RURAL CRIME DRIFT Murder spike driven by gang migration, decline of sugar
WHEN HE took the podium at the Private Sector Organisation of Jamaica (PSOJ) President’s Forum, held on Tuesday, Commissioner of Police Dr Carl Williams sought to provide answers to the elusive question of what is driving the spike in murders, particularly in the western end of the island.
According to Williams, the two per cent increase in the murder figures since the start of the year can be attributed to a shift of criminal activities from urban areas to rural areas.
Pointing to the latest crime statistics that now rank St James, Clarendon, Westmoreland, and St Catherine North as the most murderous divisions, the police chief said that much of the crime is concentrated in rural communities that were previously unmarred by the scourge of violence.
“What we have seen in the last decade, or so, is violence shifting from the urban communities of Kingston and St Andrew to the rural communities, so there is a shift in the murders from urban to rural,” he told PSOJ members.
According to Williams, the Corporate Area has experienced a dramatic change in its crime profile as there is no longer any fear associated with the capital A police man wipes sweat from his face as he, among a group of others, keeps a close watch on activities in the community of Glendevon, Montego Bay, St James. Police Commissioner Carl Williams
city. “People used to be afraid to come to Kingston, but now it is the other way around. People want to stay in Kingston because the streets of Kingston are much safer than the streets of Montego Bay, May Pen, and Savanna-la-Mar,” he said.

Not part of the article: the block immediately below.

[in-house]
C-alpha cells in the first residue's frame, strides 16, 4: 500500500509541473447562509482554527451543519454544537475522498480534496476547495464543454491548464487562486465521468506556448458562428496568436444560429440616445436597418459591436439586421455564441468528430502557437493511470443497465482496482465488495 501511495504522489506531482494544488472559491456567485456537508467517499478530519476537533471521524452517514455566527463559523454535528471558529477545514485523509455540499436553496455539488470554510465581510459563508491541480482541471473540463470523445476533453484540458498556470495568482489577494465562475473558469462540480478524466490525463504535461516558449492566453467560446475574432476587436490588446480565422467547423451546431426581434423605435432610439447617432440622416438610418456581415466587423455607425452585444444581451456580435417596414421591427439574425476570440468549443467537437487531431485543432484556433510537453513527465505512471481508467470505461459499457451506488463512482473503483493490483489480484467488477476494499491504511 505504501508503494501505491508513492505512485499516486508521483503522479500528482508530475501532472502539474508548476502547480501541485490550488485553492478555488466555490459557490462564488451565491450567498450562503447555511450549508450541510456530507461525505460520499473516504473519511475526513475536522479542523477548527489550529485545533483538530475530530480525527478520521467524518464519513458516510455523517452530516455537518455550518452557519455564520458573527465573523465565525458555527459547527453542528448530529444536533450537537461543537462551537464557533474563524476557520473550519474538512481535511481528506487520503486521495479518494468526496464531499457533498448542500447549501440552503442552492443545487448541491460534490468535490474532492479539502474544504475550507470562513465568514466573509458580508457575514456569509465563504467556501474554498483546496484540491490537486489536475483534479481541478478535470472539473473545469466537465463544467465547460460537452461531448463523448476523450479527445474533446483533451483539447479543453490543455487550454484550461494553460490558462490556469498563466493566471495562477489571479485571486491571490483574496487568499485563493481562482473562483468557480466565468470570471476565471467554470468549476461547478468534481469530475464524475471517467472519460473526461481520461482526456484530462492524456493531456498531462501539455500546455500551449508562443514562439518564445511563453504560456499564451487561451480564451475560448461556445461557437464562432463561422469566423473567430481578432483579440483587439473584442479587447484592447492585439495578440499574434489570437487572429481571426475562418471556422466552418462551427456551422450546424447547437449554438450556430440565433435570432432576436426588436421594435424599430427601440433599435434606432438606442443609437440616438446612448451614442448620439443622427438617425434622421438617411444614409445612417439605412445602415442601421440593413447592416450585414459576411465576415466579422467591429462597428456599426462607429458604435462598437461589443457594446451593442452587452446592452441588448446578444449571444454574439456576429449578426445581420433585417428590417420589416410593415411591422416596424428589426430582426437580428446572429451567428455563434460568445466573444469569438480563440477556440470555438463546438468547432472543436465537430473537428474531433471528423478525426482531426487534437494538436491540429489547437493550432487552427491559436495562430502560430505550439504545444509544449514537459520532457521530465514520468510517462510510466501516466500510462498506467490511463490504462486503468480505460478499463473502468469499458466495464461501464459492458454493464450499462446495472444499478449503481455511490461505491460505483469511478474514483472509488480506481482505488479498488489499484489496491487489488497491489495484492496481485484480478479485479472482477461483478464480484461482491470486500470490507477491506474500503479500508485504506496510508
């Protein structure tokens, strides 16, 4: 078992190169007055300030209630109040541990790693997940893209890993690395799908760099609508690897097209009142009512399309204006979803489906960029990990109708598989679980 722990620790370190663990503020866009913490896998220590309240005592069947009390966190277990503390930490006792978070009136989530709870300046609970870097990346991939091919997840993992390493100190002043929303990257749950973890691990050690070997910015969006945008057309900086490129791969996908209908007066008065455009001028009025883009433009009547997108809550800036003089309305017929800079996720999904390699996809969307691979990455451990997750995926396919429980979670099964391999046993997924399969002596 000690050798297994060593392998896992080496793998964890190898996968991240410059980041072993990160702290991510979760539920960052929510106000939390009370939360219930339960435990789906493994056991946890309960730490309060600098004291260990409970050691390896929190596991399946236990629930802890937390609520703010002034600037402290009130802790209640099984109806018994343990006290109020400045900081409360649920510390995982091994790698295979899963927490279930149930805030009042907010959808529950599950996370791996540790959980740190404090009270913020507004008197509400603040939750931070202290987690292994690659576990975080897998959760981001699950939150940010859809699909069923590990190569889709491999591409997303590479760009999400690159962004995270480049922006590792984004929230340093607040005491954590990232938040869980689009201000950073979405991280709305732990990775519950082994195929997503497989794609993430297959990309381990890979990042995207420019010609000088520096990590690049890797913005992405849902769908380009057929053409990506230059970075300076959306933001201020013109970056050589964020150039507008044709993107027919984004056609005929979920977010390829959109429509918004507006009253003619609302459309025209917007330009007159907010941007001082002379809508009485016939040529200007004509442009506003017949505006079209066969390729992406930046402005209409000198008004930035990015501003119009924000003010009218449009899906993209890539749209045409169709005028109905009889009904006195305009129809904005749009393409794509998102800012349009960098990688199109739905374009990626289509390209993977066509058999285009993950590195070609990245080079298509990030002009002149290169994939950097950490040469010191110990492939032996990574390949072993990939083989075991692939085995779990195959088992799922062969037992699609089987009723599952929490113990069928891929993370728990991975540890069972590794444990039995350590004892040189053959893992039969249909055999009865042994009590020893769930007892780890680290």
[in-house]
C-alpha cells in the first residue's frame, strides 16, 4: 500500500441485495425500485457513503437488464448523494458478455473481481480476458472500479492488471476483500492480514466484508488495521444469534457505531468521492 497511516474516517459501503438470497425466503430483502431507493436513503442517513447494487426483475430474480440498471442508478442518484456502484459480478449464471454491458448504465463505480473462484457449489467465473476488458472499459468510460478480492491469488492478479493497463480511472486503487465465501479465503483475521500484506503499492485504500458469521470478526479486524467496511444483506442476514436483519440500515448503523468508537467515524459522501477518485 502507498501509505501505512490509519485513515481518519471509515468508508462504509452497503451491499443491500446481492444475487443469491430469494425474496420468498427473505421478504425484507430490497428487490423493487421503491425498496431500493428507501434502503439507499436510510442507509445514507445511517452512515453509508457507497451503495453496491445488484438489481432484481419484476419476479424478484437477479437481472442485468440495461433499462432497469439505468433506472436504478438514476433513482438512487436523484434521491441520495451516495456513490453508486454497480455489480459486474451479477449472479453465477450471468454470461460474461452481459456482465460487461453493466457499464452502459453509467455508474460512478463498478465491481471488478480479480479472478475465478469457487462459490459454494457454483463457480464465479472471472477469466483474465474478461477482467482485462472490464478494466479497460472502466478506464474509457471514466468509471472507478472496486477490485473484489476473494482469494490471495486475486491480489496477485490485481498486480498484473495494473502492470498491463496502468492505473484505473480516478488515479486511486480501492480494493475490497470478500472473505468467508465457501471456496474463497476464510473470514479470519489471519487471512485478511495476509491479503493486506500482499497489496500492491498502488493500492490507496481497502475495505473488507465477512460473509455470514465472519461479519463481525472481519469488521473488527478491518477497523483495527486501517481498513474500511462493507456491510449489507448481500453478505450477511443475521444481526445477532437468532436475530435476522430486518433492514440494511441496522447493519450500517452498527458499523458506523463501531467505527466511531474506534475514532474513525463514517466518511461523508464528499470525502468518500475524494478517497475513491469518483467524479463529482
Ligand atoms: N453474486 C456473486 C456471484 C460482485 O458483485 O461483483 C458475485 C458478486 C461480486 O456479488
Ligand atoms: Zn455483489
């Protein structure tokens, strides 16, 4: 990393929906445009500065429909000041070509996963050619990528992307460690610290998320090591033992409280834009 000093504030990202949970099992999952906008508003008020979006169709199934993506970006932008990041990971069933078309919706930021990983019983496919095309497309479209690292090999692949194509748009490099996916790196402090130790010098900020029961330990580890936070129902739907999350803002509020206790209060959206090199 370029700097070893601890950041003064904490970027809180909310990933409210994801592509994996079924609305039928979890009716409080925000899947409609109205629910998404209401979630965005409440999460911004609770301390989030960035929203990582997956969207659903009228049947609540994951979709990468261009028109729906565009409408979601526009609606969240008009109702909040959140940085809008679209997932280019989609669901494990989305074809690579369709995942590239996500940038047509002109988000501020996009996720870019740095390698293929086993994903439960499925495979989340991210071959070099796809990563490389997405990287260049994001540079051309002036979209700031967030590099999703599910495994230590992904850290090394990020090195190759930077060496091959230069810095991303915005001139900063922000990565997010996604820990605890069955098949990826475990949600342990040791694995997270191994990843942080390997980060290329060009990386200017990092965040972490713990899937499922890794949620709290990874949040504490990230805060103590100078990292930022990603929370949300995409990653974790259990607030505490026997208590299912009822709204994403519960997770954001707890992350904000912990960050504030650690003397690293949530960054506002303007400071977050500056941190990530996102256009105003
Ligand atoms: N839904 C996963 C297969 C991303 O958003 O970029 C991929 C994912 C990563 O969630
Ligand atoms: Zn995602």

In answering the question of why murders have experienced a rural drift, the Jamaica Constabulary Force (JCF) head
revealed that the 300 known criminal gangs operating in the island are much more dispersed.
“They fight over turf. They have conflicts within the gang and against other gangs. They have conflicts over personal disputes; the spoils derived from extortion, robbery, and lottery scamming; and some of them get violent even just to assert their own independence,” Williams said.
According to him, gangs account for 63 per cent of murders in Jamaica.
The JCF boss also made a correlation between the decline of the sugar industry in rural areas and the rise in rural murders. While juxtaposing crime and economic activity in rural areas, Williams noted that the loss of jobs associated with the sugar industry has resulted in more idle youth on the streets, which made them more susceptible to gang-related activities.
“What we have seen in St James, in Westmoreland, in Clarendon is the decline of sugar. Particularly in Westmoreland and Clarendon, which were once the sugar belt, sugar is on the decline and crime is on the rise. There has to be some correlation there. We have also seen where the lottery scam has come in to replace some of that decreasing income,” he said.
LOSS OF JOBS